After that, we get to chapter 8. I’m not going to read through the whole chapter, because we don’t really have time, and also there are a lot of names and places I don’t feel like trying to pronounce. However, some very interesting things happen in chapter 8. Gideon ends up going on sort of a rampage of revenge; he chases down the kings of Midian and kills them for killing his brothers, and in the meantime he killed all the men in one town, and humiliated all the elders in another, because they wouldn’t feed his army.
I do want to read one section in chapter 8. Skip down to verse 22. This is after all the victory and all the revenge has taken place.
22 Then the Israelites said to Gideon, “Be our ruler! You and your son and your grandson will be our rulers, for you have rescued us from Midian.”
23 But Gideon replied, “I will not rule over you, nor will my son. Yahweh will rule over you! 24 However, I do have one request—that each of you give me an earring from the plunder you collected from your fallen enemies.” (The enemies, being Ishmaelites, all wore gold earrings.)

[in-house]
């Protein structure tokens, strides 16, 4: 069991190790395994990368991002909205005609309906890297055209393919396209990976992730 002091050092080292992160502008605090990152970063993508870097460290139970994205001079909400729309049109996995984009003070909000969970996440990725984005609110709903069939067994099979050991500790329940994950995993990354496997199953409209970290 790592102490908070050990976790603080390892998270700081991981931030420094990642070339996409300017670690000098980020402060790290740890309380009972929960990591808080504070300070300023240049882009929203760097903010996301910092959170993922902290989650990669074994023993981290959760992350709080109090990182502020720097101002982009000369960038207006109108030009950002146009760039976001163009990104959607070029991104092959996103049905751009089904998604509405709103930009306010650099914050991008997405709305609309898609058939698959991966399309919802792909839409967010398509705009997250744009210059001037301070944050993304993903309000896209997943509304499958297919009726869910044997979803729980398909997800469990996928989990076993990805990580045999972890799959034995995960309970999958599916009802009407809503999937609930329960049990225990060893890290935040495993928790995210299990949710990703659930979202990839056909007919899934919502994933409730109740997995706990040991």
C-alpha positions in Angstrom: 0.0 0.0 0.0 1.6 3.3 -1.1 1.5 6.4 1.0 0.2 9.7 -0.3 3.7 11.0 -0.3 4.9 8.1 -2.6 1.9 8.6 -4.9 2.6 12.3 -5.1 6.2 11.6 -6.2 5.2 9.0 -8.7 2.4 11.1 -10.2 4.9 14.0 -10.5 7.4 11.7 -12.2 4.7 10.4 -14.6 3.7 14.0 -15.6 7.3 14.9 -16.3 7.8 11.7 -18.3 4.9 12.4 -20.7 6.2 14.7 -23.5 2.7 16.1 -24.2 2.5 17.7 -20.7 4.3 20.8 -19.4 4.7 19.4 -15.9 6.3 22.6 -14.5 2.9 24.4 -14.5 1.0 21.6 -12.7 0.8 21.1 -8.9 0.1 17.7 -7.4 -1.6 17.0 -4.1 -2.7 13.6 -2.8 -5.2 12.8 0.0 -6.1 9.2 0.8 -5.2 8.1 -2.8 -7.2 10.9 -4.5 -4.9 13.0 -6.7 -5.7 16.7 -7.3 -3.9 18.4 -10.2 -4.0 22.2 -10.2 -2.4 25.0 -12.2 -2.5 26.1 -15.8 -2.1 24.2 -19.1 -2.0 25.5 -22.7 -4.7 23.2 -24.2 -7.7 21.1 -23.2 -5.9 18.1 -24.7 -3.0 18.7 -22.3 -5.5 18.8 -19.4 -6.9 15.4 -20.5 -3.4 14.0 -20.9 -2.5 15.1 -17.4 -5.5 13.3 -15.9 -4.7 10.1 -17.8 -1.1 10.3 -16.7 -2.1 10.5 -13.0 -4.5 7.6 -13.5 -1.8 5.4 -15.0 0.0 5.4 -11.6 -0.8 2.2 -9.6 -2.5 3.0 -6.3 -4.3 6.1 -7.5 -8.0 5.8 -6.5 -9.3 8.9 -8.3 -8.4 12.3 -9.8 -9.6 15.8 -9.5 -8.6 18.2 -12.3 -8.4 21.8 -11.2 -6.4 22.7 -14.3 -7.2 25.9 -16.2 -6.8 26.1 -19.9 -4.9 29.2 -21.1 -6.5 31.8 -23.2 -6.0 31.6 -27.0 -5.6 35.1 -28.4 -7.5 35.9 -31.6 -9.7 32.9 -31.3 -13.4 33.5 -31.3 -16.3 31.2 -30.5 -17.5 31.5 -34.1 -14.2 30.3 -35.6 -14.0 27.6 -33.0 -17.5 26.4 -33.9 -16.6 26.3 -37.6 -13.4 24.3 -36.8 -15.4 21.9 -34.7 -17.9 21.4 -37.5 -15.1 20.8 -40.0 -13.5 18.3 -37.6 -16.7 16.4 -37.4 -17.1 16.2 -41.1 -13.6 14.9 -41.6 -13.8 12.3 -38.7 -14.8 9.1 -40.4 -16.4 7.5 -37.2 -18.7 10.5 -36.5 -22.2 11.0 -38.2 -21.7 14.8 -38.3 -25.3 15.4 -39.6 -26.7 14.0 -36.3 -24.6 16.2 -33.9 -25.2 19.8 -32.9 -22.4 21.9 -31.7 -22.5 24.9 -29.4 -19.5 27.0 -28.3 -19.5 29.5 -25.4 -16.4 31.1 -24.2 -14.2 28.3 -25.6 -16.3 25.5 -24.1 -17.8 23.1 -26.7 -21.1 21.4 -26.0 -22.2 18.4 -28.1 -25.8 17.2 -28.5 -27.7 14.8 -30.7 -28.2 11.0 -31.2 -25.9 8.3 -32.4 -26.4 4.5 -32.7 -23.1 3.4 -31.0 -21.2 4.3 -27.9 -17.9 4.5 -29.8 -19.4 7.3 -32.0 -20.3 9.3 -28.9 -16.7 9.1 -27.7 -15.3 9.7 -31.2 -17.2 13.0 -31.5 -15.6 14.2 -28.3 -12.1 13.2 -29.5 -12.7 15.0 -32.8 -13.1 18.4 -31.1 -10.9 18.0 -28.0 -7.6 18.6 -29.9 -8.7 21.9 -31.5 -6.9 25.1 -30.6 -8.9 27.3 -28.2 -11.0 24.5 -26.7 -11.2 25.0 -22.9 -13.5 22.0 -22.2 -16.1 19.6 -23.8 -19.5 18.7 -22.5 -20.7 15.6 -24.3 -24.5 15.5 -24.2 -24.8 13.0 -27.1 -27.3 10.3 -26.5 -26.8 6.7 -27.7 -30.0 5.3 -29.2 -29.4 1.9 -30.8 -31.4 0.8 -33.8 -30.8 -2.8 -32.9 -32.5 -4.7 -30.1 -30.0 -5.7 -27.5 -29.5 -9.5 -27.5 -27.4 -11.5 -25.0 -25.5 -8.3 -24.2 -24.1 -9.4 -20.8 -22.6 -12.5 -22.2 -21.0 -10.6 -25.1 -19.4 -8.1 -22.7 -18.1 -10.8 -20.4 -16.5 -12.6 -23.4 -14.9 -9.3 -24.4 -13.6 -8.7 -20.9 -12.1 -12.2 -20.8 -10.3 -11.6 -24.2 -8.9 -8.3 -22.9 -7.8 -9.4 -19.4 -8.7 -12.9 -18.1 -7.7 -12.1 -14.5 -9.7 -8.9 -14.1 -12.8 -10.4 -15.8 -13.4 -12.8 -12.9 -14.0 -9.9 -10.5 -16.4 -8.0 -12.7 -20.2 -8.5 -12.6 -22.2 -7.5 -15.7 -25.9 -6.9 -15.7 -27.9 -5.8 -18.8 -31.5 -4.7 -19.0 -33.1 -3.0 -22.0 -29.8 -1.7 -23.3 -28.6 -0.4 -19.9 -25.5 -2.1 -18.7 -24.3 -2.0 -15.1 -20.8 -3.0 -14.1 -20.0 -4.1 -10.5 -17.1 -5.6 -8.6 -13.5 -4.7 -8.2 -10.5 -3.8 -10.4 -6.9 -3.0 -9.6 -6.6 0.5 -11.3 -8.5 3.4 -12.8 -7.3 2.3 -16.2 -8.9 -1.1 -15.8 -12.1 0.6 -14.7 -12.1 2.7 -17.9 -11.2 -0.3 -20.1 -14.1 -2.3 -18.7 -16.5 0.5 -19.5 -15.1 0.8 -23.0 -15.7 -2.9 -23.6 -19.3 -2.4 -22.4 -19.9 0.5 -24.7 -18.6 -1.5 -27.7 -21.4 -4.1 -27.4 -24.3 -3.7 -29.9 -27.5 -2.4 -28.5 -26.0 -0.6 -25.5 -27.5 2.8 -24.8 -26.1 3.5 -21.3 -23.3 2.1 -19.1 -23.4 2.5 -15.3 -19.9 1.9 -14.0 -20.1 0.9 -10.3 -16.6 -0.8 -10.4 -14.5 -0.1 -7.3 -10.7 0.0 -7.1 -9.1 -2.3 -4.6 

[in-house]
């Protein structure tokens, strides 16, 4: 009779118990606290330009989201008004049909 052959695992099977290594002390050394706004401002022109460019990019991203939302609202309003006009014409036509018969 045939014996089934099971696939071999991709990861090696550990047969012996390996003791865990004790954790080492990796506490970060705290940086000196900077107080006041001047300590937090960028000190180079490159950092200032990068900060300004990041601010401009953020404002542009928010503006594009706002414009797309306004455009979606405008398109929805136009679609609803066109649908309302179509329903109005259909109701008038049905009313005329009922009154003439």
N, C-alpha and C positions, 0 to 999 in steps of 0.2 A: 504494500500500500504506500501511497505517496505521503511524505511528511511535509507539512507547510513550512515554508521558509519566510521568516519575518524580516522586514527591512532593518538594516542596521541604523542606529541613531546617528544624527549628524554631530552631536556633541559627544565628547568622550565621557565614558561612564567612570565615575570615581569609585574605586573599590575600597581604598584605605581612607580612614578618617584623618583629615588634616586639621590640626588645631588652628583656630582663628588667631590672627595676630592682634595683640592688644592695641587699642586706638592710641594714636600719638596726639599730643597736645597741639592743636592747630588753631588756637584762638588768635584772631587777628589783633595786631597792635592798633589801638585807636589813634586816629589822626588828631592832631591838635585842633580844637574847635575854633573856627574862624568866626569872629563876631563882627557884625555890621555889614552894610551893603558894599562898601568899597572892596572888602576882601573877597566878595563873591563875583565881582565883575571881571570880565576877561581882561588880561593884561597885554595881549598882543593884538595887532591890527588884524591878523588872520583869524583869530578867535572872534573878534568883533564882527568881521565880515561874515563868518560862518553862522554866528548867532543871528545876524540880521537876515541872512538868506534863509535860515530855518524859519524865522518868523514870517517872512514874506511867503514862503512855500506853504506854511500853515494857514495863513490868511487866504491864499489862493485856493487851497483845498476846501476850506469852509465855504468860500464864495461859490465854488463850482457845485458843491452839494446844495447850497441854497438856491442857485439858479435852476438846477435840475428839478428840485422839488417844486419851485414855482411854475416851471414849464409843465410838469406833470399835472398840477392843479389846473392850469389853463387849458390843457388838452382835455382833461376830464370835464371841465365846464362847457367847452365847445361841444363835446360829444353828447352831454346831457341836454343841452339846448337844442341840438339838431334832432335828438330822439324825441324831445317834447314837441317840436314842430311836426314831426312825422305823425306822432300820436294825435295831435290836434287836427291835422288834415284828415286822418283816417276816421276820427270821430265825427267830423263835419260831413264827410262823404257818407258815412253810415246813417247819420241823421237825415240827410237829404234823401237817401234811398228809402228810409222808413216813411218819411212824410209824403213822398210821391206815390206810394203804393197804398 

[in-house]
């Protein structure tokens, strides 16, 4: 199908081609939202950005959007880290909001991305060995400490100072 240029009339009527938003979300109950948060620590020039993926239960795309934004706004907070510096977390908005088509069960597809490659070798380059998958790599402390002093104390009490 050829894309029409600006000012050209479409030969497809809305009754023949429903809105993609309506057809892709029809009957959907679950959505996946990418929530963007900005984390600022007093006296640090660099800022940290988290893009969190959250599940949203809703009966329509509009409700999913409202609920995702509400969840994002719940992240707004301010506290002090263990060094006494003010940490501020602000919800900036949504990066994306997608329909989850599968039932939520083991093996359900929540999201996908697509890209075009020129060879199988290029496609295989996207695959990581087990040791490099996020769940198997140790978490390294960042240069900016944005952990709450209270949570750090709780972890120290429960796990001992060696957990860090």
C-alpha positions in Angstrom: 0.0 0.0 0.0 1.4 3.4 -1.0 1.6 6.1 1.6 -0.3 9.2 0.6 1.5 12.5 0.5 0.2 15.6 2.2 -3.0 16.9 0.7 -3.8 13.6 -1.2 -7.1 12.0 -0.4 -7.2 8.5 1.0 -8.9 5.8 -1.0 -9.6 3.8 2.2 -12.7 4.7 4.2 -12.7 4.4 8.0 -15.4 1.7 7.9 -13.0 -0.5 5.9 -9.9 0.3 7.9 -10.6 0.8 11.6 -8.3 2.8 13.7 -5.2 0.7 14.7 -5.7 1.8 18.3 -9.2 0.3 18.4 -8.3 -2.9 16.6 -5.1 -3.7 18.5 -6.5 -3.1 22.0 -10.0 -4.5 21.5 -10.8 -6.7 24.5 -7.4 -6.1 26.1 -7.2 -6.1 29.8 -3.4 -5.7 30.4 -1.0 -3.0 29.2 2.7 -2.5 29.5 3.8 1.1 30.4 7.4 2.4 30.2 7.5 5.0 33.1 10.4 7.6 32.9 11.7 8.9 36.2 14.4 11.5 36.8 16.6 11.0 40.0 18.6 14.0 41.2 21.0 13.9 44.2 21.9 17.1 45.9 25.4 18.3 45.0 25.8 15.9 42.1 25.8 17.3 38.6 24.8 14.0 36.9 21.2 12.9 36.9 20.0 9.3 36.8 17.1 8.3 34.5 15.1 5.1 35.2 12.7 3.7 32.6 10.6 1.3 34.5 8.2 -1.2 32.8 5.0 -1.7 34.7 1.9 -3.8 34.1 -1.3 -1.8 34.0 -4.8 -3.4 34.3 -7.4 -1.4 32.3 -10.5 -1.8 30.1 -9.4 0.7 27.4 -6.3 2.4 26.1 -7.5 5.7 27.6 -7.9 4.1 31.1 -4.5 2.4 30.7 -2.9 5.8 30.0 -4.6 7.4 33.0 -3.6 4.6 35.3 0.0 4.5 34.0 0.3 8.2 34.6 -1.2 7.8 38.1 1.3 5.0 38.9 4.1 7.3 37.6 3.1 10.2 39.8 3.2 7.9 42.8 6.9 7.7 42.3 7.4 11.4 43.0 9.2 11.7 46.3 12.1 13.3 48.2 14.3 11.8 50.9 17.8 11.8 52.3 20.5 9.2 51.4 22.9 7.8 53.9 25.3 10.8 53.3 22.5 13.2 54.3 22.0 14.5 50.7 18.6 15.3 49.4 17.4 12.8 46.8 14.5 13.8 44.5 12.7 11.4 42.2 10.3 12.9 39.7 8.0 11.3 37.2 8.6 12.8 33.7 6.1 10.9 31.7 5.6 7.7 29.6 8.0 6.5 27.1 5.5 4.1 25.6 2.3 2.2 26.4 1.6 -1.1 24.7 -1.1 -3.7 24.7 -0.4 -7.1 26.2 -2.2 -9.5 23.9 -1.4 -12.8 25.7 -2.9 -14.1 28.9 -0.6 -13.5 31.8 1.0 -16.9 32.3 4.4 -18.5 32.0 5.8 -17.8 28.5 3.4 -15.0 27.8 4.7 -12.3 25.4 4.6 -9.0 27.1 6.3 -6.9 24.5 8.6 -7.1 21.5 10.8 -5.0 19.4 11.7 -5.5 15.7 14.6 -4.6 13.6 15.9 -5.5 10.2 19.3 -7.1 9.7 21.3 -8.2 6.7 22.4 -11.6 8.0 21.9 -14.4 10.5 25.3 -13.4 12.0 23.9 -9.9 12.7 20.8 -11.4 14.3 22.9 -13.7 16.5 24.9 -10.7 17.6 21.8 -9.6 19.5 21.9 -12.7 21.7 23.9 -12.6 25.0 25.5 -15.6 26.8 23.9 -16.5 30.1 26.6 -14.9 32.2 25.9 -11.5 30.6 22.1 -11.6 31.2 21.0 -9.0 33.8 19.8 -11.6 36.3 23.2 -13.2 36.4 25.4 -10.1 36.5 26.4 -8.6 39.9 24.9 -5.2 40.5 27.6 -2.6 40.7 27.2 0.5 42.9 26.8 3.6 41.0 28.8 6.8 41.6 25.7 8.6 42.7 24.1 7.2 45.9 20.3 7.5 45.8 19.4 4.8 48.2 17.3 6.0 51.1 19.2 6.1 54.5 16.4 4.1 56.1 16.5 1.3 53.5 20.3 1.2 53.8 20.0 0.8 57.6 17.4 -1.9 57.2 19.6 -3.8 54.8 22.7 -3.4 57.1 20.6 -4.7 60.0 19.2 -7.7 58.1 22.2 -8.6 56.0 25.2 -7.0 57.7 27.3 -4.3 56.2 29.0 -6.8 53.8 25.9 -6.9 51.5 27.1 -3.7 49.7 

25 “Gladly!” they replied. They spread out a cloak, and each one threw in a gold earring he had gathered from the plunder. 26 The weight of the gold earrings was forty-three pounds, not including the royal ornaments and pendants, the purple clothing worn by the kings of Midian, or the chains around the necks of their camels.
27 Gideon made a sacred ephod from the gold and put it in Ophrah, his hometown. But soon all the Israelites prostituted themselves by worshiping it, and it became a trap for Gideon and his family.
28 That is the story of how the people of Israel defeated Midian, which never recovered. Throughout the rest of Gideon’s lifetime—about forty years—there was peace in the land.
29 Then Gideon son of Joash returned home. 30 He had seventy sons born to him, for he had many wives. 31 He also had a concubine in Shechem, who gave birth to a son, whom he named Abimelech. 32 Gideon died when he was very old, and he was buried in the grave of his father, Joash, at Ophrah in the land of the clan of Abiezer.